Built the strut bar. Need to get pictures off of my digital camera and put updates up on this instructable. The weather is very cold. Lately, it is about 11 degrees F. I bought plenty of kerosene for my heater. Updated Step 4 goals list. "Having realistic goals, is the first step towards not getting frustrated with a project." -Be_a_Kid_Hero I think having a initial budget for about $5,000 for the build will be good. Won't put pressure on my to do everything else I need to do. Allows me to be able to eventually buy some decent wheels and tires for the build and pay for everything else I will need to buy. Updated Goals step of things that will need to be done.
Tuesday, November 12, 2018
Reorganized some of the steps. Added some content to the material section, presenting some of the initial cost incurred by starting the build. If the materials aren't used, the cost will be removed from the total cost for accuracy Kid Hero Mk I has been completely dissembled. (RIP: 11/12/2018) -Moved some of the pictures from step two to step 3. I recycled a lot of unneeded material to make space in the garage. Purchased a lot of 2" x 2" x 8 foot 10 gauge steel off of Facebook marketplace. Got a really good deal. Regardless, of whether I use it for this project or not, it will be well worth the money. Assessed value of other current materials at my disposal. I made small purchases of other items of similar make and model of donor vehicle from junk yard that can be used. Created Step 4 a Goals List for the project. It will list overall project goals and sub-goals as they arise. Will help me keep on task, stay organized, and track what I am doing as I am doing it. Strut Bar fabrication is the first goal aside from upper budget limit for the project.
Tuesday, November 6, 2018
Updated step 2 with the primary files for determining scaling and where I found the pdf file for making the panels for the body. I've also identified two major challenges that I believe I will have with this build. Cleaned out the garage and have some space to work now. Added a Step 3 & 4, but nothing added to those yet. They are currently in progress. An update to Step 3 will be added next week.
Saturday, November 3, 2018
When I looked on instructables today I was surprised to see the obj./stl file I uploaded could be interacted in a 3D view on the actual page. I think that is awesome since it will allow people to interact and look at it without downloading it or having the necessary software. I am currently getting measurements and writing them down on paper for reference.
Monday, October 30, 2018
Uploaded major files. Created obj and stl file of model scanned for measurements and put in step 2. Feel free to use it for whatever. Attached some pictures of importance for reference material as well. Things to note are the differences in frame between the original for movie and one made in Ecuador. Also attached a video of a news coverage of the replica made in Ecuador. If you have a computer, you should be able to find various pictures fairly easy using google. Overall, things are looking good. Just need to get prepared before starting.
Saturday, October 27, 2018
So the vote ended. We are going to do the BvS Batmobile designed by Patrick Tatopoulos. So since we now know what the heck we're doing, it's time to move forward.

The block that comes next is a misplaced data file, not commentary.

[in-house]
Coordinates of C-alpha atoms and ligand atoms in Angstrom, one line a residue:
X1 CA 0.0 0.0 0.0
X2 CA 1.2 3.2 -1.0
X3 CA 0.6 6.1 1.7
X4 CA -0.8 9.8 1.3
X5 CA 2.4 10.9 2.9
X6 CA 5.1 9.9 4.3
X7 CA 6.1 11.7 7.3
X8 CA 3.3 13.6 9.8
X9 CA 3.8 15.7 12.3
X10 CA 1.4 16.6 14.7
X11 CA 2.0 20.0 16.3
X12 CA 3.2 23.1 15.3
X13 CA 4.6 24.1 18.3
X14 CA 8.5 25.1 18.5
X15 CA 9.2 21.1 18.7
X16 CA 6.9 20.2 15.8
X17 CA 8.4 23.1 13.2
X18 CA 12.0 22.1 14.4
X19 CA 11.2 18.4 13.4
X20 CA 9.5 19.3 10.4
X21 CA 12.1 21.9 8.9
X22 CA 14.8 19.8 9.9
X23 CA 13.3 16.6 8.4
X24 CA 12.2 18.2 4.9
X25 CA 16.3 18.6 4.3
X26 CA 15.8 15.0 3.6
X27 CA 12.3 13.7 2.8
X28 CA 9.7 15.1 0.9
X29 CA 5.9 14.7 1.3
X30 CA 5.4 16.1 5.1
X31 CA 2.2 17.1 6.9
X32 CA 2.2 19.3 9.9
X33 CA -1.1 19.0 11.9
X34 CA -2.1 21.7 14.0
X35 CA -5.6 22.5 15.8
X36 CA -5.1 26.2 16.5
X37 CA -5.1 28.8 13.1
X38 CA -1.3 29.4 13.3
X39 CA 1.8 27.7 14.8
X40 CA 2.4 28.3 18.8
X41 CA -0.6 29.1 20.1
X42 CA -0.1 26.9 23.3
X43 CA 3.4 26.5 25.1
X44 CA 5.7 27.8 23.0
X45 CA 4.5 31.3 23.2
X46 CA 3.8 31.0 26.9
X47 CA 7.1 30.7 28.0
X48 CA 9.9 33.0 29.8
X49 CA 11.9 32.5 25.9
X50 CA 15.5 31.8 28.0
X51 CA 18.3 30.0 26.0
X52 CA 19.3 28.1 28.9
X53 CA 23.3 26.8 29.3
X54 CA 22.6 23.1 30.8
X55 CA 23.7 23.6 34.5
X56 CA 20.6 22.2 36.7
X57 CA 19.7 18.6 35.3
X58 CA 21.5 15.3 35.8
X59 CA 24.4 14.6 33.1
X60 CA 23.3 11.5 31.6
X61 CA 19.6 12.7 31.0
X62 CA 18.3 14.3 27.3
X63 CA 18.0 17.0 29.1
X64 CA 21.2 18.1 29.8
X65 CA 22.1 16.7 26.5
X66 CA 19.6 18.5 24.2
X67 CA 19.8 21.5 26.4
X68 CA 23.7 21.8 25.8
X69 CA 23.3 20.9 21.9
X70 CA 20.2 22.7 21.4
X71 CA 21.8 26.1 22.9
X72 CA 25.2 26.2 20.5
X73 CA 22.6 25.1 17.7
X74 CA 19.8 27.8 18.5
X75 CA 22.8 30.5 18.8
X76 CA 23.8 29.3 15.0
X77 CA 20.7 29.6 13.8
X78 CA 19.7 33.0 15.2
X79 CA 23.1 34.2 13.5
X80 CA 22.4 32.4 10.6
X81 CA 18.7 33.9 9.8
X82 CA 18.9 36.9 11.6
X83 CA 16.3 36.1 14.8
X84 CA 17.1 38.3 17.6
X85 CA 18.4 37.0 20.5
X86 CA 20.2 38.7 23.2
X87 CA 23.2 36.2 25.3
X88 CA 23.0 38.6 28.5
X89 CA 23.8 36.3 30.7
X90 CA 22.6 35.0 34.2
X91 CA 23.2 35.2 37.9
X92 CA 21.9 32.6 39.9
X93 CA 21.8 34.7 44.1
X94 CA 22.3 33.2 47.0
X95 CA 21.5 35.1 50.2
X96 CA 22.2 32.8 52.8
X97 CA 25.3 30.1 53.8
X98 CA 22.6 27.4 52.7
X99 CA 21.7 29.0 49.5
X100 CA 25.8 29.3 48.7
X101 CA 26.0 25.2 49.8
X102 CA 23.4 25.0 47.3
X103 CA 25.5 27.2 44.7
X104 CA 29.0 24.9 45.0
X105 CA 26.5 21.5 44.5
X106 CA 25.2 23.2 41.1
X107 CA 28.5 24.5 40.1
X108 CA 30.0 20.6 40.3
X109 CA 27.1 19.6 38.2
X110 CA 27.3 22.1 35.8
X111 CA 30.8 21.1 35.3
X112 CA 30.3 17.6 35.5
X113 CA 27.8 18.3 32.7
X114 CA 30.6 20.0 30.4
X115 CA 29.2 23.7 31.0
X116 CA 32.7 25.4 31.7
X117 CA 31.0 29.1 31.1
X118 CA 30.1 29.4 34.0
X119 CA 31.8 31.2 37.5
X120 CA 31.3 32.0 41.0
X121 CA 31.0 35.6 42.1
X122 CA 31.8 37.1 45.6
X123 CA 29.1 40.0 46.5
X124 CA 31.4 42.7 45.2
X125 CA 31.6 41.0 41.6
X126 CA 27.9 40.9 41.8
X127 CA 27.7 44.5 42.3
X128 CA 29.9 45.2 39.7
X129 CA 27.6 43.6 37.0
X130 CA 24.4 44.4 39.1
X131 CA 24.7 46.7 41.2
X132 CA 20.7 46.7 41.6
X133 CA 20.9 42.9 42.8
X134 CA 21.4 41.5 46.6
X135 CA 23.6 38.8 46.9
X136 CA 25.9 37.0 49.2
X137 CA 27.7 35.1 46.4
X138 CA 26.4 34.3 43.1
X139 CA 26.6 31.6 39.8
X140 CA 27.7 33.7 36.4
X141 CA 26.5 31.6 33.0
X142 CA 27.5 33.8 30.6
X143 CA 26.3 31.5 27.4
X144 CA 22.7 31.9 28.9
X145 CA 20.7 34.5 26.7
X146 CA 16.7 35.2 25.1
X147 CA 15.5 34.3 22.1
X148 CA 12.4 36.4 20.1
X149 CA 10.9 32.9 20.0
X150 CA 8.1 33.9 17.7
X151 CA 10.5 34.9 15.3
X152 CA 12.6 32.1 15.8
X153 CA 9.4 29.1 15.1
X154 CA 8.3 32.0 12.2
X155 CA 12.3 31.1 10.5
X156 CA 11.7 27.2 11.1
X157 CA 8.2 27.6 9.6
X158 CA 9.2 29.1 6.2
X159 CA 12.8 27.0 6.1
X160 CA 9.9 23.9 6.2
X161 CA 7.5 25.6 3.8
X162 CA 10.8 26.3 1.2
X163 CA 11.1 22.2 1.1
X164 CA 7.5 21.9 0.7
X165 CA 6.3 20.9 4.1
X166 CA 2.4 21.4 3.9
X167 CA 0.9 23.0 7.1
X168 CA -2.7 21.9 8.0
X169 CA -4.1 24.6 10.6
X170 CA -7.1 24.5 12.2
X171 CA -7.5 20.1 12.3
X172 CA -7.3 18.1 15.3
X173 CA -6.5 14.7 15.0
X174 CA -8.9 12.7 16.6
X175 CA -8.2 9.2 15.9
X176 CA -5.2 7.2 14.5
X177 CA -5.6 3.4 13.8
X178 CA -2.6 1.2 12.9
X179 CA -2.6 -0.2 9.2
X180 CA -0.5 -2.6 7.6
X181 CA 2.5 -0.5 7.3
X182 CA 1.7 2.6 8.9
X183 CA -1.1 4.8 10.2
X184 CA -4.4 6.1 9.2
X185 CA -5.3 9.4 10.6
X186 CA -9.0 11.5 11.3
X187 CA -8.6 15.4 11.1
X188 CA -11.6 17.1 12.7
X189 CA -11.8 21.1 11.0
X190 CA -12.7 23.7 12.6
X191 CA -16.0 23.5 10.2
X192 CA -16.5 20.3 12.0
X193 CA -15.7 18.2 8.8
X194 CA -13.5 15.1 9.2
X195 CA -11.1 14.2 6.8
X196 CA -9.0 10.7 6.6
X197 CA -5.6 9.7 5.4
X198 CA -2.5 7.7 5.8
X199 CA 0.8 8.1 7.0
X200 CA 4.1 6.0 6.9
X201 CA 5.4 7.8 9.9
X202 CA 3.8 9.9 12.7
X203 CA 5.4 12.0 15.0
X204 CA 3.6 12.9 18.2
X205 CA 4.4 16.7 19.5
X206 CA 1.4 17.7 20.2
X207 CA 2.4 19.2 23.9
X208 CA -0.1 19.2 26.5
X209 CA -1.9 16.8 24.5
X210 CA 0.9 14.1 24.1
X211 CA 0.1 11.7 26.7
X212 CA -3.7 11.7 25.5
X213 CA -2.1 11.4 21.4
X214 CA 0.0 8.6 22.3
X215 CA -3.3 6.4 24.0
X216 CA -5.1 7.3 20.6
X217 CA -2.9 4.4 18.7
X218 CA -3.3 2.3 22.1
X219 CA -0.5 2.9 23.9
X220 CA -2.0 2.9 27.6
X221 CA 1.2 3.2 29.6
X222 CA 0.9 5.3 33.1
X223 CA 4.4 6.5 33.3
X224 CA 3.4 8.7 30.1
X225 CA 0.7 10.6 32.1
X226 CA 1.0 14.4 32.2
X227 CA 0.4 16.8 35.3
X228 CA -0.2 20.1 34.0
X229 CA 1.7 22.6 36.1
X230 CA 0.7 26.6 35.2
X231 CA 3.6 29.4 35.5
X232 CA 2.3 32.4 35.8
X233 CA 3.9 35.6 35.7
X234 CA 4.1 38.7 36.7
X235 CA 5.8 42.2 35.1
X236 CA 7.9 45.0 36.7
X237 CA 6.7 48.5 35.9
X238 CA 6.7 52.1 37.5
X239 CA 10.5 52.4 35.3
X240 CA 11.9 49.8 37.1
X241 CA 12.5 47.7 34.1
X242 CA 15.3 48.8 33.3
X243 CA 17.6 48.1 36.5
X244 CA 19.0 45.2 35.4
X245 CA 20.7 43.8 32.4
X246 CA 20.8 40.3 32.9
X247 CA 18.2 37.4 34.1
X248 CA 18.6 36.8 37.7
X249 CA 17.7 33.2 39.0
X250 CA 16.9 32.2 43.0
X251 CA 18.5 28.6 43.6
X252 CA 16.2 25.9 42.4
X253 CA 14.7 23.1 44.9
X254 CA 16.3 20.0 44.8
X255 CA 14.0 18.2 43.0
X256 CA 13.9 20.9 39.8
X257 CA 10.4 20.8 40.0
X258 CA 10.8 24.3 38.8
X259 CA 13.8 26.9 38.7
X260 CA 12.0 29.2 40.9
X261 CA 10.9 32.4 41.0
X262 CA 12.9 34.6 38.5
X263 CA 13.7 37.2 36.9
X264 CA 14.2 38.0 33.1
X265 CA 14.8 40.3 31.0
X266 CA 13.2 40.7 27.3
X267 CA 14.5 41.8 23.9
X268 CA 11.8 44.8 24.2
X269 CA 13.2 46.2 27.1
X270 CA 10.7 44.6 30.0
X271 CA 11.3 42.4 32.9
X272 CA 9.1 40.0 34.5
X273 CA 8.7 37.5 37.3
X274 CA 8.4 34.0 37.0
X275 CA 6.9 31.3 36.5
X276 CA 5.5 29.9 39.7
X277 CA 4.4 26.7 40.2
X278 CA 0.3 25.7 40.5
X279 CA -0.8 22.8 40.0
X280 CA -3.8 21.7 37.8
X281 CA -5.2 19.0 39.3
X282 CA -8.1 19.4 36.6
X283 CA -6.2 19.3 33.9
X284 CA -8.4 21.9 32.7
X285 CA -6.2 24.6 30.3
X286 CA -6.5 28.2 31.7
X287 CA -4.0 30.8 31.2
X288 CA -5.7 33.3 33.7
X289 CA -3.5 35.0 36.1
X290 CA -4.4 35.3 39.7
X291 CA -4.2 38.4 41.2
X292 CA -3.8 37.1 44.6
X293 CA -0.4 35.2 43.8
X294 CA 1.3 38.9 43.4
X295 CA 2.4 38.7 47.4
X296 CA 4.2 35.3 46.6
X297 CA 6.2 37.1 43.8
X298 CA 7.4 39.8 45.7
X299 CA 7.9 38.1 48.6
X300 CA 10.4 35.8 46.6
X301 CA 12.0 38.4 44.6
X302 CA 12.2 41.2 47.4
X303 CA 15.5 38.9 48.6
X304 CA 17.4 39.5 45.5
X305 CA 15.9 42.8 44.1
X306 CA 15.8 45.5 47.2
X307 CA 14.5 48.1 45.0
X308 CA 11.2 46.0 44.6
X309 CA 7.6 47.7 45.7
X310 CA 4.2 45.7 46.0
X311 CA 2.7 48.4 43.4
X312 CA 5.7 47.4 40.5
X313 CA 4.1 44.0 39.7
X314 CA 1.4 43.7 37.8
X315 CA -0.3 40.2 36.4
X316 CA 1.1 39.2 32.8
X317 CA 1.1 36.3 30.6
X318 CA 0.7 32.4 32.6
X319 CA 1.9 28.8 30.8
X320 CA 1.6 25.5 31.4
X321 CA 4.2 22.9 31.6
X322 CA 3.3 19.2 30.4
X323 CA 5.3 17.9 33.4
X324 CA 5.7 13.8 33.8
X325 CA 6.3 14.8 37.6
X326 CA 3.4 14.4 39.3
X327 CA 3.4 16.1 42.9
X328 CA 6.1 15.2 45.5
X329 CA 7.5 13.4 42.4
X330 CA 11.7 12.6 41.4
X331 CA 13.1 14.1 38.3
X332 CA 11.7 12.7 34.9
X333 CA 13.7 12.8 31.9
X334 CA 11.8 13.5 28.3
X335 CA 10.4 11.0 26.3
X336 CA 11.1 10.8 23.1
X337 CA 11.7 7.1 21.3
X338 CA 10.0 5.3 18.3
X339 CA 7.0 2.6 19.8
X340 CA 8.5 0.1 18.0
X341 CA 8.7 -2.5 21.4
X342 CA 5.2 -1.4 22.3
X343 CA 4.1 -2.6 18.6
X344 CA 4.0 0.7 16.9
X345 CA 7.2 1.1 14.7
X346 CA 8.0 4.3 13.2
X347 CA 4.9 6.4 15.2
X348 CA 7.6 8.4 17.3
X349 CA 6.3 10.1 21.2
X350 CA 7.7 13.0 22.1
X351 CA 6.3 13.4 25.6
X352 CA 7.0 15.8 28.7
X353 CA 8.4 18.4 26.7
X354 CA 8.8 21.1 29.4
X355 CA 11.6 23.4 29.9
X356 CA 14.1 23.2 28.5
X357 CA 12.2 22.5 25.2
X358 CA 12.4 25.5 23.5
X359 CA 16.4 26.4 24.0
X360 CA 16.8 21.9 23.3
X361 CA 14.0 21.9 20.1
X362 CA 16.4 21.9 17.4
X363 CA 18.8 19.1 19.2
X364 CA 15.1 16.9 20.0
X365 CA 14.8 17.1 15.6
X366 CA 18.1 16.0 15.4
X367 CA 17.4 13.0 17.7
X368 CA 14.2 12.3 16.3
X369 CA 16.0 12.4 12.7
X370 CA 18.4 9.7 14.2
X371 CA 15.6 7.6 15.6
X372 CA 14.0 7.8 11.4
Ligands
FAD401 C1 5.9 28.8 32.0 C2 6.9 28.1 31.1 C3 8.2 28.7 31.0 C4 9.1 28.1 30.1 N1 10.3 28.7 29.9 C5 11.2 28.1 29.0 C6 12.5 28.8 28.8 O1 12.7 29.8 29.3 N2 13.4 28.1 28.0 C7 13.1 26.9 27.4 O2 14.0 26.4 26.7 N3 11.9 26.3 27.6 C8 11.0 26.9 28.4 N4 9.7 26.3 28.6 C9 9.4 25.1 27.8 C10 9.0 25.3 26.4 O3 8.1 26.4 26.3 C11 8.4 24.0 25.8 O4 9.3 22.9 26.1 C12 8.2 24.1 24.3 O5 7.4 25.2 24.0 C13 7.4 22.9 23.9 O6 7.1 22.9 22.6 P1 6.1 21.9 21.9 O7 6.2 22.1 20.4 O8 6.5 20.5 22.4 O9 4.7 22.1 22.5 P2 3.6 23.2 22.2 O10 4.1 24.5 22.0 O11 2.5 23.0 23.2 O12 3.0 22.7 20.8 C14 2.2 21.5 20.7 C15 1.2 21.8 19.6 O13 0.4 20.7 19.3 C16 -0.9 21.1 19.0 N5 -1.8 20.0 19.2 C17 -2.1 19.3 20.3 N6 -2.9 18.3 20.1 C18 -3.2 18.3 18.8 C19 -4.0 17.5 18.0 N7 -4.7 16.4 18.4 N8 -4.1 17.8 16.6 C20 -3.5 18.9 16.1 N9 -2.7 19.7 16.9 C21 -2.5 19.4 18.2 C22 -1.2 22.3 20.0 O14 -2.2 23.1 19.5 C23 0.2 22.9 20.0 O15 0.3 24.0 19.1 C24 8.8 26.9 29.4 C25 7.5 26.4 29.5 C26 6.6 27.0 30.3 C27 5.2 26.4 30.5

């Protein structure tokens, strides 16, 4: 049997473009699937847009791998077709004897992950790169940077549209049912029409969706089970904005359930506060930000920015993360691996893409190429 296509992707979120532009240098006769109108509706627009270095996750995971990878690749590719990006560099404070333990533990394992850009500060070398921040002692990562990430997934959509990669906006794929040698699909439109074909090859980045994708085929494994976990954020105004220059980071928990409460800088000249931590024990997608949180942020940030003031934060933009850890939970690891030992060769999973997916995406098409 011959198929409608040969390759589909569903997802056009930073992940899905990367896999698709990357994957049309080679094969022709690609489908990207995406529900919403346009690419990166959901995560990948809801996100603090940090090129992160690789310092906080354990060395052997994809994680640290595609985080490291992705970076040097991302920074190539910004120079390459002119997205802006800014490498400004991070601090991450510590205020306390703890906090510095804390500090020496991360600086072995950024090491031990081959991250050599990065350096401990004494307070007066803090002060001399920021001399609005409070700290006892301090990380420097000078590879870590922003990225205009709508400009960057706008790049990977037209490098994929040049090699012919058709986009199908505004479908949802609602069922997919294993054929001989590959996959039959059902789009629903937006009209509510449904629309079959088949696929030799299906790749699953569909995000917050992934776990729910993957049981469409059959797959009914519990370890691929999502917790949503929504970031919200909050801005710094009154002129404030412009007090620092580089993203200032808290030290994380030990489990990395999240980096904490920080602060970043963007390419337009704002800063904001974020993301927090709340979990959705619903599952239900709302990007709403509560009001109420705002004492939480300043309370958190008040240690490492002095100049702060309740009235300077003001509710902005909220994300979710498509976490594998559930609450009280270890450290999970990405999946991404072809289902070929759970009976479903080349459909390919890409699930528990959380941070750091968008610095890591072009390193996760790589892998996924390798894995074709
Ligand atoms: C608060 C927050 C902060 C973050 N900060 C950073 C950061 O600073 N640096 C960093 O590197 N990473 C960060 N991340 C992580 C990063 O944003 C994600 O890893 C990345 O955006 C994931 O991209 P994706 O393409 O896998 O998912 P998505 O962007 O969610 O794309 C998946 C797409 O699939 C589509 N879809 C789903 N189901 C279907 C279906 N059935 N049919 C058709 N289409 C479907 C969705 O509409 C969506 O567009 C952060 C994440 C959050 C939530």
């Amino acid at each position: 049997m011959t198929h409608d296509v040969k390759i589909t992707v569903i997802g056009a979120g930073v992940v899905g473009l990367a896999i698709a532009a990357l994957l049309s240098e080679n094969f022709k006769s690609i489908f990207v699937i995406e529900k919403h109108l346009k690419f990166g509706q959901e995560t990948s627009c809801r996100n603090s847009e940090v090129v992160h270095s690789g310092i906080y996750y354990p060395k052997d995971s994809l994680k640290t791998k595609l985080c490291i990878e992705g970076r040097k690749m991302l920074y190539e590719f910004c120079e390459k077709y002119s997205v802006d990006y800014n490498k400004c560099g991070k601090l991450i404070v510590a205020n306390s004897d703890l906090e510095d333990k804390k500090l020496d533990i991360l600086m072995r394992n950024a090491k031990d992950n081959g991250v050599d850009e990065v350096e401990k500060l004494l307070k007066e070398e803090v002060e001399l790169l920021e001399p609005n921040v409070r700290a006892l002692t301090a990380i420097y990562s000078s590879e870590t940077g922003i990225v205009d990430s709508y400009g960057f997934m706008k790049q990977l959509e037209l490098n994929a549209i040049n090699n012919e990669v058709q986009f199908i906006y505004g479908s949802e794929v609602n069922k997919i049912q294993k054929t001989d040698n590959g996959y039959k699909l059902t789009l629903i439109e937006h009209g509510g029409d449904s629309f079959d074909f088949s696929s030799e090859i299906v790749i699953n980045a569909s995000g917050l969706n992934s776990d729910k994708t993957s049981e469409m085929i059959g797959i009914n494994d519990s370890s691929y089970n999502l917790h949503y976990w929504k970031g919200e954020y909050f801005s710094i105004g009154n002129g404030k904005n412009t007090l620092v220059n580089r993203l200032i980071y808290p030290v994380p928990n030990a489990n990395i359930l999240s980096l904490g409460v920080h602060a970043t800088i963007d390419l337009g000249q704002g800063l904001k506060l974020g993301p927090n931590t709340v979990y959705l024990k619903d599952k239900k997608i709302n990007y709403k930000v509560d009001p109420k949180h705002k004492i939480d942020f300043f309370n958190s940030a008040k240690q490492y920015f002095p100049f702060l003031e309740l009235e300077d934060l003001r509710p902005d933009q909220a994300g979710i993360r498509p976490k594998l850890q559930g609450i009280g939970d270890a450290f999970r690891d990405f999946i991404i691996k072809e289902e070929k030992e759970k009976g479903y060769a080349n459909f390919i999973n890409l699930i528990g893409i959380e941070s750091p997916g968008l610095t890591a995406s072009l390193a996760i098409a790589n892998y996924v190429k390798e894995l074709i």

Tuesday, October 23, 2018
I posted a vote poll on Twitter: whether to do another Tumbler or to do the Batman v Superman Batmobile. I opened the vote for 3 days. If your interested, you should vote!
Step 1: Make Goals & Sub-goals for Project (updated 12/11/18)
Currently In-progress (Last updated 12/6/18)
"A Goal without a plan is just a wish."
1) The original build was about $3200 total. I think that isn't a bad goal. I think maybe $5,000 would be better. I will end up spending about $1500 to $2K for good wheels and tires unless I really shop around or get lucky. Will try to do some more looking, at least I have something to plan for. -Updated 11/27/18 Initial budget around $5K
2) Create a reference library for the build. Collect as many pictures as possible. Go see the actual if possible.
3) First thing I need to build is a Strut Bar(Strut tower brace): a piece of metal that connects at the top of the strut tower within the engine bay to provide rigidity. Typically used for racing or high speed drifting. In my case, I want to use it to keep the frame and body square before cutting into it. The actual cost to build one of these should definitely be less than $50. I have flat stock in the garage, plenty of welding wire, cardboard, and tubular or square metal. While it would be nice to have something beautiful, this really just needs to do what its meant to do. Will most likely make it beefier than needed to be used when cutting away the body.
-Strut Bar primary support built (12/6/2018); Need to further reinforce and upload more pictures. (Complete)
4) Prior to actually making modifications (hacking the front end apart), I will need to determine the limit as far as: "how much can be cut away, how much it can be lowered, and how much can be tapered."
5) Cut vehicle in half behind the steering wheel. Recycle unneeded metal parts.
-Vehicle cut in half 12/8/18; remaining scrap taken to recycling. (complete)
-will cut last part of old donor car off by the end of this coming weekend.
6) Design new frame of the car using Google Sketchup. (in progress)
-currently pending; next update 12/14/18
7) Convert vehicle from front wheel drive to rear wheel drive.
8) Build new frame.
9) Build new front end of car (complete. donor front end from Crown Vic purchased 1/10/19)
10) Finish Steering geometry and system
11) Install Gas pedal and transmission linkage.
12) Install foot brake and brake system.
13) Consider new wheels and tires
14) Build exterior skeleton. (consider seating before starting exterior paneling framework)
15) Build exterior body panels
15) Build interior, seats, and reupholster.
Step 2: Build Up the Reference Library
Need to locate lots of reference material. The more pictures I have the better idea of what it will look like. I have access to a 3D scanner which will be useful. Its not the greatest one, but it will work. If you want to try using one, try looking to your local library if they have a 3D printer, school, or even maker space. They are becoming more common.